ROCHELLE KAPLAN: Hi, everyone. Welcome. After Michelle's presentation, her energy level is just incredible. So I'm going to-- I'm going to hope that I can keep up that energy level.
As I was introduced by Jamie, I am the Voter Services Director of the League of Women Voters. And you can put up the first screen if you would like to with our little logo on it. That would be great. The League of Women Voters is a nonprofit, nonpartisan-- and we stress nonpartisan because we-- our mission is defending democracy and empowering voters. We don't care how anybody votes.
We just want to make sure that you understand how to vote, your rights to vote, who's on your ballot, and any other civics good government types of information. While we take positions on issues impacting voters, in particular, some of the things that Michelle spoke about accessibility, making sure that individuals who are fully qualified to register to vote are able to vote, making sure that voting is accessible, we take positions on those things. But we don't support any political party or any candidate.
The League of Women Voters, we do our work through 33 local leagues throughout the state. We do this through volunteers that are on the ground providing the voter education seminars, webinars, forums that Jamie mentioned in my introduction. Why do we do this?
Because we think that if we empower voters, they will be confident and get out to vote, which is our ultimate goal, to get as many folks out to vote as we can. Because it is the foundation of our democracy, which brings me to the next screen that I'm just going to echo what Michelle said, voting is essential. As Abraham Lincoln said, it's not the qualified voters but the qualified voters who choose to vote that have the political power.
So you may be registered. But if you don't get out to vote, you're not telling your representatives what you stand for, what you want. As Michelle said, it is the foundation of our democracy. Our founding documents talk about the government of, by, and for the people. So that means it's us, that we have to let our politicians know how we stand by voting.
It holds them accountable. It is our way to make change. Yes, we can advocate. Yes, we can do rallies. Yes, we can write letters to the editor. But voting is our way to say I want this changed or I like what's going on.
My final-- the final bullet point on this, we have personal experience in the league that every vote matters. I come from Lehigh County, which is a little bit North of Philadelphia. In 2021, a judicial race was decided by five votes, five votes folks. That means your vote matters.
In 2020, a state representative election, that's a member of our state house, was decided in the primary by 55 votes. That is a small number. That means every one of our votes matters. Don't let anybody tell you any different.
If we could go to the next slide, please. So when do Pennsylvanians vote? We are going to focus on the 2022 general election in November. But as a league of Women Voters board member, I would be remiss if I didn't tell everybody that's on this call and want you to tell everybody else that you know that Pennsylvanians vote every year, twice a year. Let me say that again. Every year, twice a year.
There are no off year elections. There are even an off year elections, but every single election is important. And by the way, in 2023, we have our municipal elections. And Michelle talked about now election offices.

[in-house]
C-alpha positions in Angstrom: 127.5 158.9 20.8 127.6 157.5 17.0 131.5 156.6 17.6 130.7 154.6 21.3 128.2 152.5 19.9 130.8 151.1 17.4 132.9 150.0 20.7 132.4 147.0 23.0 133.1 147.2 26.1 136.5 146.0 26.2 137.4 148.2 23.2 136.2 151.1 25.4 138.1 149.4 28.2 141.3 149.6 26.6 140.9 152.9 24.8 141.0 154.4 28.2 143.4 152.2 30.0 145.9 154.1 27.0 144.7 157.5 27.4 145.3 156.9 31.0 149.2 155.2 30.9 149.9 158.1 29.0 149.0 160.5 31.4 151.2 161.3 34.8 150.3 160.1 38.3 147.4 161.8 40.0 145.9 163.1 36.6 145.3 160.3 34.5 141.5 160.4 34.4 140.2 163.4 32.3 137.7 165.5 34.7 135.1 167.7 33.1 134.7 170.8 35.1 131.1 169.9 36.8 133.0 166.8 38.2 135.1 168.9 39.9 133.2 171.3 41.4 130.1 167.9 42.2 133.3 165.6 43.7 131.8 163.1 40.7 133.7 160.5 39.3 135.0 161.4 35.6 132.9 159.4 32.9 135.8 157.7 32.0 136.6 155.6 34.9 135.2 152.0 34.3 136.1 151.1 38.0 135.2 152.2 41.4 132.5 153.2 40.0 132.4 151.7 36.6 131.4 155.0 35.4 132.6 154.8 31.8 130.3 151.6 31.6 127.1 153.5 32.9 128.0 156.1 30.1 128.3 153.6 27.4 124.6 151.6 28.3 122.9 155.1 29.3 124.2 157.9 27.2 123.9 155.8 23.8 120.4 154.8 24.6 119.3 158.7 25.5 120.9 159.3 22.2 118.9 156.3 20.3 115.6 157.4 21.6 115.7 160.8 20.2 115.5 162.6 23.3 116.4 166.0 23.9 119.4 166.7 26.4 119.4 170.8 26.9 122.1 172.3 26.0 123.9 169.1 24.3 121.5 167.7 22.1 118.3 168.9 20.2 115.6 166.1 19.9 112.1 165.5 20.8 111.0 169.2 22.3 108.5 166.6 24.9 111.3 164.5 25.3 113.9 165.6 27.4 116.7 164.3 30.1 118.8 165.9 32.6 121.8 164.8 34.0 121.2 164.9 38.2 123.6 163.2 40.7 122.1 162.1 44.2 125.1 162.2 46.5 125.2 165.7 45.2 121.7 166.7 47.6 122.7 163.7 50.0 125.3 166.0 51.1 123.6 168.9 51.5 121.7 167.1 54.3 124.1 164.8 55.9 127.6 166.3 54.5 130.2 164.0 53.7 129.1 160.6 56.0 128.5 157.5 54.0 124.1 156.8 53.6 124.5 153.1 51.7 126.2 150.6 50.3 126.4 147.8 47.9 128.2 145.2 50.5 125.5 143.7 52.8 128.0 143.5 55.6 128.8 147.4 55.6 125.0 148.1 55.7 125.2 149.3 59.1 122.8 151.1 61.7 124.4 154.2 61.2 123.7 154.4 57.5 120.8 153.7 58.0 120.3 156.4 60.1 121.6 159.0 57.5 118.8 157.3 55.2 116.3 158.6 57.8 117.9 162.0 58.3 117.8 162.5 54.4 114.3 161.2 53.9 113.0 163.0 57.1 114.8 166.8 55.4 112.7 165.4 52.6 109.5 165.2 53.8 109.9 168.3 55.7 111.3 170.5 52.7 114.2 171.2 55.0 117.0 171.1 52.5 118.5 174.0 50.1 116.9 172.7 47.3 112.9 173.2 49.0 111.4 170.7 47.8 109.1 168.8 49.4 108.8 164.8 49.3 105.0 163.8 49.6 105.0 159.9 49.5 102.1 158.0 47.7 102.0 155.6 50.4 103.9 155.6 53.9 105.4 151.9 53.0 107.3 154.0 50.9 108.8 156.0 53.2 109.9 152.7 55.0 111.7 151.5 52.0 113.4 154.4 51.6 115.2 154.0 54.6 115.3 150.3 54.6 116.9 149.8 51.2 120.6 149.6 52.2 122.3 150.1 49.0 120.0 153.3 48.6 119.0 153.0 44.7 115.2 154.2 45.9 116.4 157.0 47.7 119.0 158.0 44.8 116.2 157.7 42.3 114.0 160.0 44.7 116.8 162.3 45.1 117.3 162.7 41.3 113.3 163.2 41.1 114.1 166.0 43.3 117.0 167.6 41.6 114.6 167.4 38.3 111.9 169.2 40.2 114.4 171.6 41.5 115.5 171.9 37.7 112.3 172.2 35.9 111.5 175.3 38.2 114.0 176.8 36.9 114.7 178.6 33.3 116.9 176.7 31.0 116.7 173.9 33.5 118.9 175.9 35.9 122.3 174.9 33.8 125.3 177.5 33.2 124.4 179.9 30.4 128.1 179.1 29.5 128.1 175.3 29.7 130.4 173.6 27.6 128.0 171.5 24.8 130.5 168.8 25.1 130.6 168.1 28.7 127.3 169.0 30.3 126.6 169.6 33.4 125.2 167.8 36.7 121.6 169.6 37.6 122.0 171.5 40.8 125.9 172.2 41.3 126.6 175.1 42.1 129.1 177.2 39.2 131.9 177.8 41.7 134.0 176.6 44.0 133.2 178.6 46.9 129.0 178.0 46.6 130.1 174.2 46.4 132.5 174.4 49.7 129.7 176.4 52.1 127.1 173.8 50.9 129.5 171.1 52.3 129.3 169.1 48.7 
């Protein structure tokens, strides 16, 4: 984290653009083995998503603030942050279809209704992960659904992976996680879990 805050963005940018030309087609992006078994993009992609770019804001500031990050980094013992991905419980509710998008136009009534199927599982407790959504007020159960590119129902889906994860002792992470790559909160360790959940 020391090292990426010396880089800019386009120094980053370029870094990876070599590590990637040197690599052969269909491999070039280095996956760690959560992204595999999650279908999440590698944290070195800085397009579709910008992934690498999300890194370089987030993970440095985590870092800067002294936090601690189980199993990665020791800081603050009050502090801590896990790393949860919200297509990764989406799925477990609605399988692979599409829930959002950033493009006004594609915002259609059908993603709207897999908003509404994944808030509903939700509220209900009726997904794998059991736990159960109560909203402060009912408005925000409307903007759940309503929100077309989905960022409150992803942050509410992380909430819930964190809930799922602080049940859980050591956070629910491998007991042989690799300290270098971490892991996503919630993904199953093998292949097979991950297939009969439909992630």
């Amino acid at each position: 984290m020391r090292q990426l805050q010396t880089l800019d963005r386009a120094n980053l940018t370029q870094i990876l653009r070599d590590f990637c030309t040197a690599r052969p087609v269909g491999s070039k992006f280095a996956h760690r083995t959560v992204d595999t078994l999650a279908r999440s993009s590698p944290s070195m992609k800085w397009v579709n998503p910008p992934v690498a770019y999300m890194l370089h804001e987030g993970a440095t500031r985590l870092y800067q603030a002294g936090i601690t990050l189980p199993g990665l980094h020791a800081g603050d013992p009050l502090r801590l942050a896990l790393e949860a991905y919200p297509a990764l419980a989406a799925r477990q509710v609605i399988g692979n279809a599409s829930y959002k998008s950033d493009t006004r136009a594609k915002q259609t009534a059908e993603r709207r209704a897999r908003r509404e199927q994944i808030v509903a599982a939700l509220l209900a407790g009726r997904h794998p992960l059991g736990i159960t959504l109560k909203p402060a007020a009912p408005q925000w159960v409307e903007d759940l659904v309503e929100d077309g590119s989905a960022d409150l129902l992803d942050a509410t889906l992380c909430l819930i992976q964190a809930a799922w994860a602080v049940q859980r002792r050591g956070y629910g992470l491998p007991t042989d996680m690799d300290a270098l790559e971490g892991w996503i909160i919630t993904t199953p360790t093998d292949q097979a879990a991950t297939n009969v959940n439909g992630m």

In the state of Pennsylvania, each County, there are 67 counties, run their own elections. They have to follow state law. But in the nitty gritty of how they operate, where the drop boxes are located, the polling place accessibility, it's those County election offices. Well, next year, County commissioners will be elected. So if you're concerned about the accessibility of the elections that are run in your County, it's your chance to vote for folks that want to make elections accessible to everyone.
If you stay home, then you can't-- you can still complain, but you would have had an opportunity to voice your concerns. So that's just a plug for 2023. Also in Pennsylvania, we have not only primary general but sometimes special elections, because an individual has died retired, resigned, or there's a vacancy for some reason. And it doesn't-- the vacancy occurs in a time where the primary wouldn't-- it's too far away or the primary just happened and the vacancy occurred. They want to fill the seat before the general, there's time left on a term.
So you may have an opportunity to vote other than the primary and in general. So let's talk about this election coming up. This election coming up-- let's go to the next slide, it is November 8 if you are voting in person. It's November 8 if you do a mail-in ballot because your mail in ballot has to be at the voter office by 8:00 November 8. So whatever day, whatever way you're going to vote, November 8 is the deadline.
In our general elections, you can vote for anyone. Doesn't matter how you are registered. You can vote for the major parties or the third parties, unaffiliated, or write your own name in.
Now this is an important point. In 2019, the legislature passed Act 77, which gave us a no excuse mail in balloting, but they also took away a straight ticket ability to vote. If you remember, you could just check off, I want all the Democratic candidates or I want all the Republican candidates. They took that away.
And from a league of Women Voters standpoint, we love it. Why do we love it? Because it makes voters look at each candidate separately. So whether you're in person or you get your mail in ballot, you are going to have to think about each candidate. You're not going to be able to just check off-- and I'm going to show my age, because I almost said, flip a lever.